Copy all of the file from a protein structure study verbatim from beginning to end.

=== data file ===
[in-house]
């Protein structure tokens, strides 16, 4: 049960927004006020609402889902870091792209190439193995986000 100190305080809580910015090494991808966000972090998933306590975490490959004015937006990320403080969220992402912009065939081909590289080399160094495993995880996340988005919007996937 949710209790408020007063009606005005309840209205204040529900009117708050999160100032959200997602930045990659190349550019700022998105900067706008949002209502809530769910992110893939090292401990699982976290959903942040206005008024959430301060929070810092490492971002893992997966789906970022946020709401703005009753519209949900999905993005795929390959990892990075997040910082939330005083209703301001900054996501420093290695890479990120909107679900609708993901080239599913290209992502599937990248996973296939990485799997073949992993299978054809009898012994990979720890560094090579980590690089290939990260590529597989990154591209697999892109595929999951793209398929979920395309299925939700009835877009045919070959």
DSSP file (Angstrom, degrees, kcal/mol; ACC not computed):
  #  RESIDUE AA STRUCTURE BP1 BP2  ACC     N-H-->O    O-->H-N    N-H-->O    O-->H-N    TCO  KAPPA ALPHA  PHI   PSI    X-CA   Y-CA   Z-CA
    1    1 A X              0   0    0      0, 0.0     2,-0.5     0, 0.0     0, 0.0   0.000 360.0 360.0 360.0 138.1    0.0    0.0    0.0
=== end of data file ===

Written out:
[in-house]
């Protein structure tokens, strides 16, 4: 049960927004006020609402889902870091792209190439193995986000 100190305080809580910015090494991808966000972090998933306590975490490959004015937006990320403080969220992402912009065939081909590289080399160094495993995880996340988005919007996937 949710209790408020007063009606005005309840209205204040529900009117708050999160100032959200997602930045990659190349550019700022998105900067706008949002209502809530769910992110893939090292401990699982976290959903942040206005008024959430301060929070810092490492971002893992997966789906970022946020709401703005009753519209949900999905993005795929390959990892990075997040910082939330005083209703301001900054996501420093290695890479990120909107679900609708993901080239599913290209992502599937990248996973296939990485799997073949992993299978054809009898012994990979720890560094090579980590690089290939990260590529597989990154591209697999892109595929999951793209398929979920395309299925939700009835877009045919070959």
DSSP file (Angstrom, degrees, kcal/mol; ACC not computed):
  #  RESIDUE AA STRUCTURE BP1 BP2  ACC     N-H-->O    O-->H-N    N-H-->O    O-->H-N    TCO  KAPPA ALPHA  PHI   PSI    X-CA   Y-CA   Z-CA
    1    1 A X              0   0    0      0, 0.0     2,-0.5     0, 0.0     0, 0.0   0.000 360.0 360.0 360.0 138.1    0.0    0.0    0.0